Another crucial aspect of rewilding is the 3 Cs: the preservation of Cores, Corridors, and Carnivores. These refer to the creation of, and reliance on, core habitats for critical species, corridors that connect the cores to allow for wildlife migrations, and again a focus on large carnivores as keystone species. 

  • Cores: Some ecosystems that were once necessary for many species’ survival have been erased or damaged by human activity. Therefore, core habitats that reflect these ecosystems without humans should be remade, keeping in mind the flora and fauna that were responsible for the area’s health.
  • Corridors: Due to human activity, large swaths of land and connective regions between major cores have been broken up. The linkages between these areas are responsible for the functioning of the ecosystem, including migrations, breeding patterns, and other natural exchanges. Corridors must be strengthened so that this may resume. 
  • Carnivores: The ecosystems that are chosen for rewilding were often kept in check by apex predators before human involvement undermined the food chain and trophic hierarchy. These keystone species regulate population numbers and are required for self-sustainable habitats.

The 3 Cs are a fundamental concern for most rewilding projects because they aid in strengthening wilderness areas that have been damaged by human interference. They remain consistent with longstanding patterns in nature and provide a large-scale and self-functioning system, following the frameworks of environmental protection and ecological restoration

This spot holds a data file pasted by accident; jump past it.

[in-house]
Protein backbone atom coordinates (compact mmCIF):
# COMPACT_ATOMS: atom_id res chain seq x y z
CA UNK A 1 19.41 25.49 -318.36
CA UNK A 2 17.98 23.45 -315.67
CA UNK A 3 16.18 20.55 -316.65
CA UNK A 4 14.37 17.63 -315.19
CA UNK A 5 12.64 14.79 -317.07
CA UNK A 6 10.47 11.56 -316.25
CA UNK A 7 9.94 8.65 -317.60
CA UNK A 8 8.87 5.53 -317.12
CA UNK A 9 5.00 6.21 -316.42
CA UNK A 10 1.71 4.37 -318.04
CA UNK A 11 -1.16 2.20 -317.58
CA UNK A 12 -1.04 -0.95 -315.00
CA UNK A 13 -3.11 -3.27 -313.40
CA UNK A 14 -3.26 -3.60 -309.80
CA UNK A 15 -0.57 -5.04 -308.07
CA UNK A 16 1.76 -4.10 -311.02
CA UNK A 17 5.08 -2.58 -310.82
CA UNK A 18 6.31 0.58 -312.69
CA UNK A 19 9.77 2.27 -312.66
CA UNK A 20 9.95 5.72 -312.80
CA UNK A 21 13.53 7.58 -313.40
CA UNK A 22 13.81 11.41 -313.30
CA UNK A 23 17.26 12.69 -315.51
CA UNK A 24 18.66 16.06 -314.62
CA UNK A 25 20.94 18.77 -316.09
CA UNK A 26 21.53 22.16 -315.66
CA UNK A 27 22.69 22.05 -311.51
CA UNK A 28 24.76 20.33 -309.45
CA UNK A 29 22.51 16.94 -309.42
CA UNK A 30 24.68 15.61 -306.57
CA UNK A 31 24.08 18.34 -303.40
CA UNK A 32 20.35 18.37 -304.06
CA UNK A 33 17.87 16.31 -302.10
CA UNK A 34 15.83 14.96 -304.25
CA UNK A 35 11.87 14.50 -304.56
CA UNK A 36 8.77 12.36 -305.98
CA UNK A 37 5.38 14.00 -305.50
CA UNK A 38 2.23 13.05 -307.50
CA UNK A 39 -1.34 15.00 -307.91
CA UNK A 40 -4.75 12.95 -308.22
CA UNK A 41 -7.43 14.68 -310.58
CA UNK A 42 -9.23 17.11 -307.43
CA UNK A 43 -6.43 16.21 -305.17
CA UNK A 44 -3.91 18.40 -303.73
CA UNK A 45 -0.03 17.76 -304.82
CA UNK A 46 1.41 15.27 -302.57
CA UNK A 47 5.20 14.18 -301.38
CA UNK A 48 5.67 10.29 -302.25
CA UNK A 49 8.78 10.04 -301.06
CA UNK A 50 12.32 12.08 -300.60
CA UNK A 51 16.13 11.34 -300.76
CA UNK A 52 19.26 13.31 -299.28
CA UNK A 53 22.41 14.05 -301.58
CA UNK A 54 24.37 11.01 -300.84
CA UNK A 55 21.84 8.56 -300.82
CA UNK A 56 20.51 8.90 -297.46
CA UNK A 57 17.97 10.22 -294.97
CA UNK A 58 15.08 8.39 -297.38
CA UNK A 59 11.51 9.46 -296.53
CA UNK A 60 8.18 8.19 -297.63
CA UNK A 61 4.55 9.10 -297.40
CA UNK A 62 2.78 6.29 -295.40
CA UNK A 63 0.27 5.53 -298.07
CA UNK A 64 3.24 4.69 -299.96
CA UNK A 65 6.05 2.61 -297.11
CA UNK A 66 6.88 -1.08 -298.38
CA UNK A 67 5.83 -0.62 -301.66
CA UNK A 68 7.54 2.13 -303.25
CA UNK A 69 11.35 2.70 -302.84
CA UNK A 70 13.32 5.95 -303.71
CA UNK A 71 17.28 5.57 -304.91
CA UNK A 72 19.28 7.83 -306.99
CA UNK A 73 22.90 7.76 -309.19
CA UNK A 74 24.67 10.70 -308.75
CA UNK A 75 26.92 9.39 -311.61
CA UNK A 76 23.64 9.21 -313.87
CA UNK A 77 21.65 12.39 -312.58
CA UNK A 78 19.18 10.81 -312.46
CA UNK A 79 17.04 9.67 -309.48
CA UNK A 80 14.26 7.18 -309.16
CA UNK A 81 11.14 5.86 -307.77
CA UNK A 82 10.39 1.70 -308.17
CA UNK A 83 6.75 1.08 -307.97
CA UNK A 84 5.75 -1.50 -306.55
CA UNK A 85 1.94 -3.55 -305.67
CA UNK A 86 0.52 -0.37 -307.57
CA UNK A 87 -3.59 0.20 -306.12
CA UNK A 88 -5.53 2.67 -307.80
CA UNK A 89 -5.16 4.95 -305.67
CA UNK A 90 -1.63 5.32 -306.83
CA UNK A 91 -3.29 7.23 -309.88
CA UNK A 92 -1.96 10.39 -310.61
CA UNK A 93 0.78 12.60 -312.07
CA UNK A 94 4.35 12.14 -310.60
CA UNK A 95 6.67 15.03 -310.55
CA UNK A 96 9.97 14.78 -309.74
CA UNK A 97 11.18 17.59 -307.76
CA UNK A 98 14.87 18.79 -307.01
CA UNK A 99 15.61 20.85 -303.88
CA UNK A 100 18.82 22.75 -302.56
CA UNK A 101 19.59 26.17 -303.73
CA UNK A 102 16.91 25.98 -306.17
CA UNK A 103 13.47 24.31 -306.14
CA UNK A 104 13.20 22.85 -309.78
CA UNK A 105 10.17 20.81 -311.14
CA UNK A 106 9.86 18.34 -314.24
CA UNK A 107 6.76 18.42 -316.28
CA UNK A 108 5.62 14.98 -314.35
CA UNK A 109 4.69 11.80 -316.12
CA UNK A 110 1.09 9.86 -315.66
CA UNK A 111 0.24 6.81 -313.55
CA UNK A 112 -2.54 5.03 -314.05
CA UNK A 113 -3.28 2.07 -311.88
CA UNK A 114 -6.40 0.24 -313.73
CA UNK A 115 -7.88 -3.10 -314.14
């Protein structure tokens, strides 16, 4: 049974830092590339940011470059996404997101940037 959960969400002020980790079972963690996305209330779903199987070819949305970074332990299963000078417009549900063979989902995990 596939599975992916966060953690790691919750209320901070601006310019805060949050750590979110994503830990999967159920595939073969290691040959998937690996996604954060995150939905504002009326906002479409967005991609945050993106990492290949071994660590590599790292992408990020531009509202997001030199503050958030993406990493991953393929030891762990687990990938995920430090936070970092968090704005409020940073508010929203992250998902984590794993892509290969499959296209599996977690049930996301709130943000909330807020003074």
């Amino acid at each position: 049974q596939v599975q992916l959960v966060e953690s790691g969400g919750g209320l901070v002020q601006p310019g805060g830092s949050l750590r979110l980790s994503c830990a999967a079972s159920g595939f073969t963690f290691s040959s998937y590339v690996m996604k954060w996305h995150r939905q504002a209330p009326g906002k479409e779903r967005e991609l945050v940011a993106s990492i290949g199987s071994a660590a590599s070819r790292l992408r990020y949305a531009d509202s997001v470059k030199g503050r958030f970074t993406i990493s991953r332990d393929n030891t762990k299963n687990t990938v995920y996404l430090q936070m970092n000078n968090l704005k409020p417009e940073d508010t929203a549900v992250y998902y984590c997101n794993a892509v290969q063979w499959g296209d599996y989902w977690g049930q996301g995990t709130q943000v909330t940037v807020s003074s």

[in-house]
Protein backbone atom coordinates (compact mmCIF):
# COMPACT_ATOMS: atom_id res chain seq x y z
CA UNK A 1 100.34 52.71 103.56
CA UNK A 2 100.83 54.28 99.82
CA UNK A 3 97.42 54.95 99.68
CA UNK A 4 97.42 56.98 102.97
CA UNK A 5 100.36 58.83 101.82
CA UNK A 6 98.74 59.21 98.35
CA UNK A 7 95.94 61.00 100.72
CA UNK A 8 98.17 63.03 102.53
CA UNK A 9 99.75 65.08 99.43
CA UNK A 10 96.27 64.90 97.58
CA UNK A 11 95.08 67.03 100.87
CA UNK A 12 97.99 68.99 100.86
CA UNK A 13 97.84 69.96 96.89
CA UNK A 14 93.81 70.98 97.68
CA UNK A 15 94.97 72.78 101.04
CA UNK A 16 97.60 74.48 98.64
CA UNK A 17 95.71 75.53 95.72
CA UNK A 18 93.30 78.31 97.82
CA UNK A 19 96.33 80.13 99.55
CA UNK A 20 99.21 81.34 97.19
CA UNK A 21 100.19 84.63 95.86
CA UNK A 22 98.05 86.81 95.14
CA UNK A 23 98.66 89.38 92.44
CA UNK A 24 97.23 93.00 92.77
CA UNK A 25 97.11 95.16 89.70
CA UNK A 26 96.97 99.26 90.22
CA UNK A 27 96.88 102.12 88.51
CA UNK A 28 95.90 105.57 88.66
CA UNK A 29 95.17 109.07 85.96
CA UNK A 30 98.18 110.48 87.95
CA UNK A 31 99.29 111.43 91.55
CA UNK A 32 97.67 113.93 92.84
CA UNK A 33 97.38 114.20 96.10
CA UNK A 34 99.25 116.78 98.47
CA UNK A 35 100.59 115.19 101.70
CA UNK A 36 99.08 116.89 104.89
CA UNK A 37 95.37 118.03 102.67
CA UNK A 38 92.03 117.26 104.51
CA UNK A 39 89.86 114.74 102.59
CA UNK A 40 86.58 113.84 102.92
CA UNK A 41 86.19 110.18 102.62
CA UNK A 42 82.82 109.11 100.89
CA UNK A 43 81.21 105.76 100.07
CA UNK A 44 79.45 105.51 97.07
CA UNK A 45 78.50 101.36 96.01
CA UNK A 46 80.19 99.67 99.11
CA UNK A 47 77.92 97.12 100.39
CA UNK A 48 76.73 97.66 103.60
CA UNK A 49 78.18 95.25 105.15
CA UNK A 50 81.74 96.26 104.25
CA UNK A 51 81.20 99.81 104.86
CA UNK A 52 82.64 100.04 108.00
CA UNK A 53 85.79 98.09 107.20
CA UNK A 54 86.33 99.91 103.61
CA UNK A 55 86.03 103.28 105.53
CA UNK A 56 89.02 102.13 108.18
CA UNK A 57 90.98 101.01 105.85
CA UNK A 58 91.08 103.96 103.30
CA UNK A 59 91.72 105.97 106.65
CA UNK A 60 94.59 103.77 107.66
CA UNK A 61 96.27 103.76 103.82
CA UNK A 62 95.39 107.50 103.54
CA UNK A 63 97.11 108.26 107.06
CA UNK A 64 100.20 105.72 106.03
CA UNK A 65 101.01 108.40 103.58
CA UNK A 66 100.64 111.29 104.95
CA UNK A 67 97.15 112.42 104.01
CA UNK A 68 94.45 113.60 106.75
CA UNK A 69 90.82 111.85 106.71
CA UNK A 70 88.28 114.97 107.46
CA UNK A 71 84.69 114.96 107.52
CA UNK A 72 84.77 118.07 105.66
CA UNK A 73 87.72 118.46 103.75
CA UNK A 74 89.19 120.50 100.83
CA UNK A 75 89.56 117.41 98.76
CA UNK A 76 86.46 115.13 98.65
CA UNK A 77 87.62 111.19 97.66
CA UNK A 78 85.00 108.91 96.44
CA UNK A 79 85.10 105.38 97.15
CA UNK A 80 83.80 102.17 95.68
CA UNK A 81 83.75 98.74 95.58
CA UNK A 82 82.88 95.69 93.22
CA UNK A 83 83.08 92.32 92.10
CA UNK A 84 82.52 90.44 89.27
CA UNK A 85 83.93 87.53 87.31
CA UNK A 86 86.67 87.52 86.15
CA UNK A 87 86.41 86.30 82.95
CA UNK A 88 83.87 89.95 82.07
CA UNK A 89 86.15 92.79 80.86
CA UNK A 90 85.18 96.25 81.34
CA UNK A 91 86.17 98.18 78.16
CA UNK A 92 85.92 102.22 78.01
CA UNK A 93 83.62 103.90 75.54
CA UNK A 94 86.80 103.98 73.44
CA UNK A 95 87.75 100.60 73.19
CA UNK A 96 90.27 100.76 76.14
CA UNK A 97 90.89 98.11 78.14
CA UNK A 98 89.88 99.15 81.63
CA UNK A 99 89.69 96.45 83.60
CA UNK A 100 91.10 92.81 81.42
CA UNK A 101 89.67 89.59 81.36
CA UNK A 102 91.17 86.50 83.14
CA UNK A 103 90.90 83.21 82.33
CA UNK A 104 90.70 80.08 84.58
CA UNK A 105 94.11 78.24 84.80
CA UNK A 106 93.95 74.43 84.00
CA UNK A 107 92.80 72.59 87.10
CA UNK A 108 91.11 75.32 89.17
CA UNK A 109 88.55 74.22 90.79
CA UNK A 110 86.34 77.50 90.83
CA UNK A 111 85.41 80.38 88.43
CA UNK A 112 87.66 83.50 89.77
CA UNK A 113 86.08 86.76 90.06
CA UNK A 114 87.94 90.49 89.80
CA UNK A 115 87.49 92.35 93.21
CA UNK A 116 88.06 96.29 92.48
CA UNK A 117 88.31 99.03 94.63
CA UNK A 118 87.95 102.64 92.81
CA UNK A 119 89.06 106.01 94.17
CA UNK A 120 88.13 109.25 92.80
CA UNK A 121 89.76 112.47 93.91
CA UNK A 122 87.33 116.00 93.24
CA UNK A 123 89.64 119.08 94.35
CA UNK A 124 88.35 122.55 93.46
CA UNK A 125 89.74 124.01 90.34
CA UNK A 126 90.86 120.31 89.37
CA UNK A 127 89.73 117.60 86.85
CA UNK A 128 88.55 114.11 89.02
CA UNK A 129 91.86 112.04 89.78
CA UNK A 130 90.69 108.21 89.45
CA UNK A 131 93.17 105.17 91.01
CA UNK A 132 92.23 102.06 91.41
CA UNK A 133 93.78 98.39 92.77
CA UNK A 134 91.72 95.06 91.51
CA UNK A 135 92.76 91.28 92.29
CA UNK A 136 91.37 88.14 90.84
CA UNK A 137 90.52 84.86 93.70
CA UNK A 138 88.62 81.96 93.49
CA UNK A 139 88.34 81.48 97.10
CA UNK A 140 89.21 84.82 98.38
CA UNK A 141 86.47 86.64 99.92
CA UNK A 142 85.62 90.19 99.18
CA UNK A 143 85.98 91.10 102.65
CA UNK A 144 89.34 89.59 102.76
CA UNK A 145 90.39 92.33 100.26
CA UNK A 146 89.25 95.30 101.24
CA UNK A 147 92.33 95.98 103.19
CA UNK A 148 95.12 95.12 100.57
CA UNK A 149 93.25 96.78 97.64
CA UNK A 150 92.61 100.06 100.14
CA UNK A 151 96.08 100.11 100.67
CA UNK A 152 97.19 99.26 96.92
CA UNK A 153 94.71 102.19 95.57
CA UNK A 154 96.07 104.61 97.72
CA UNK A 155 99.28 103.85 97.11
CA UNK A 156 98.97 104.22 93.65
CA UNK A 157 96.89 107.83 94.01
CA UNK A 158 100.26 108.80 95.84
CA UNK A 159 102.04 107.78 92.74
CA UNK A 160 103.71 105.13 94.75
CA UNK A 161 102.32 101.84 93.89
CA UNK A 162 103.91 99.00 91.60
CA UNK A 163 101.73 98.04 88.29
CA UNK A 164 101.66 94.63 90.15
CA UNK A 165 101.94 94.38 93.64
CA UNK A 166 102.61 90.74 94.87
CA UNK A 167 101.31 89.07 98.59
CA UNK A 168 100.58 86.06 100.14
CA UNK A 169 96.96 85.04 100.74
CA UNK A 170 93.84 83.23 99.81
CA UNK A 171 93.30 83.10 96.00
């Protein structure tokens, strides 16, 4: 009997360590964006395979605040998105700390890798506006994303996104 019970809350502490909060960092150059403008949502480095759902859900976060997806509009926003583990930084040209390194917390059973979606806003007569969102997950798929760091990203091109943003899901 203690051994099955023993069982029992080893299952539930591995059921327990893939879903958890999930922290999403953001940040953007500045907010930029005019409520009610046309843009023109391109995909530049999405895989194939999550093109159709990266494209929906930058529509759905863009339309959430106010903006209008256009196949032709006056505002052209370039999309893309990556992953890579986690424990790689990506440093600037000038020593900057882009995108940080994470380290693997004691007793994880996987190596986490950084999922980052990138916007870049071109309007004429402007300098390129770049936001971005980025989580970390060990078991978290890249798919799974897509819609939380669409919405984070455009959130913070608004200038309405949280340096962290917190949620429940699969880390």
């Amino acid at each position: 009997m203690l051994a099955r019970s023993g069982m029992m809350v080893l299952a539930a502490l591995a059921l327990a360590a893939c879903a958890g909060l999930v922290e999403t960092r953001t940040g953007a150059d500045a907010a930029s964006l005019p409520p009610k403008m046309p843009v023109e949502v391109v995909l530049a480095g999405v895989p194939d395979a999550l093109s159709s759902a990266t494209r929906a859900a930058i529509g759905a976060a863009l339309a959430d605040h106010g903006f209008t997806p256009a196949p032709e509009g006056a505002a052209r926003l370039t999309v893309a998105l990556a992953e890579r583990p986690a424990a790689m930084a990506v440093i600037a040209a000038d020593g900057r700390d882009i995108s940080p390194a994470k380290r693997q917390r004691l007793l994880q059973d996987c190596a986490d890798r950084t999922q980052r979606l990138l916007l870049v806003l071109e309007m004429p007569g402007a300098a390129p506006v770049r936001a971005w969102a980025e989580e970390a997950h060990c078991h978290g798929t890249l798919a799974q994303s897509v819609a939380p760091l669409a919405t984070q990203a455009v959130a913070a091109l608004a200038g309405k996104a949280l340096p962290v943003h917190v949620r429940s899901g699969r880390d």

What are the Different Types of Rewilding?

Although the majority of rewilding efforts are categorized as trophic rewilding, there are further distinctions that signify important subcategories. These are Passive, Pleistocene, and Translocation rewilding. 

Passive Rewilding is a fairly straightforward branch of ecology, with a focus on completely removing any human presence from an ecosystem. Rather than attempting to manipulate the area to resemble a previous state, passive rewilding lets nature take over and establish itself in an environment. Control and influence over the land is redistributed and given back to the Earth by humans. 

Pleistocene Rewilding is a rewilding strategy that travels back in time. The Pleistocene Era, commonly known as the Ice Age, was over 12,000 years ago. An extinction event at the end of the era (likely caused by natural climate change and human overhunting) resulted in many species dying out, especially megafauna; megafauna refers to larger animal species that typically have a great influence in their ecosystem, and can be found on every continent. 

Proponents of this type of rewilding focus on reintroducing megafauna species or descendants of those species that existed in an ecosystem thousands of years ago, rather than species that have been there more recently. They believe that the rapid extinction left many ecosystems vulnerable and that bringing historic species may resolve this. As a result, the outcomes and results of Pleistocene rewilding are less predictable.

Translocation Rewilding relies on introducing current and more modern species to ecosystems, unlike Pleistocene rewilding. Supporters of translocation prefer to bring in species that disappeared recently rather than long-lost ancestor species. Under translocation, there are two further divisions: reintroductions and reinforcements.

  • Reintroductions: when a keystone species has recently gone extinct (in the past hundreds of years rather than thousands), scientists may choose to bring them back to the area and repopulate an ecosystem with them, hoping to bring back the balance between species
  • Reinforcements: when important species start to dwindle, ecologists may bring more of that type of species into a habitat in order to boost its numbers, rate of survival, and general health of the population.

What are the Benefits of Rewilding?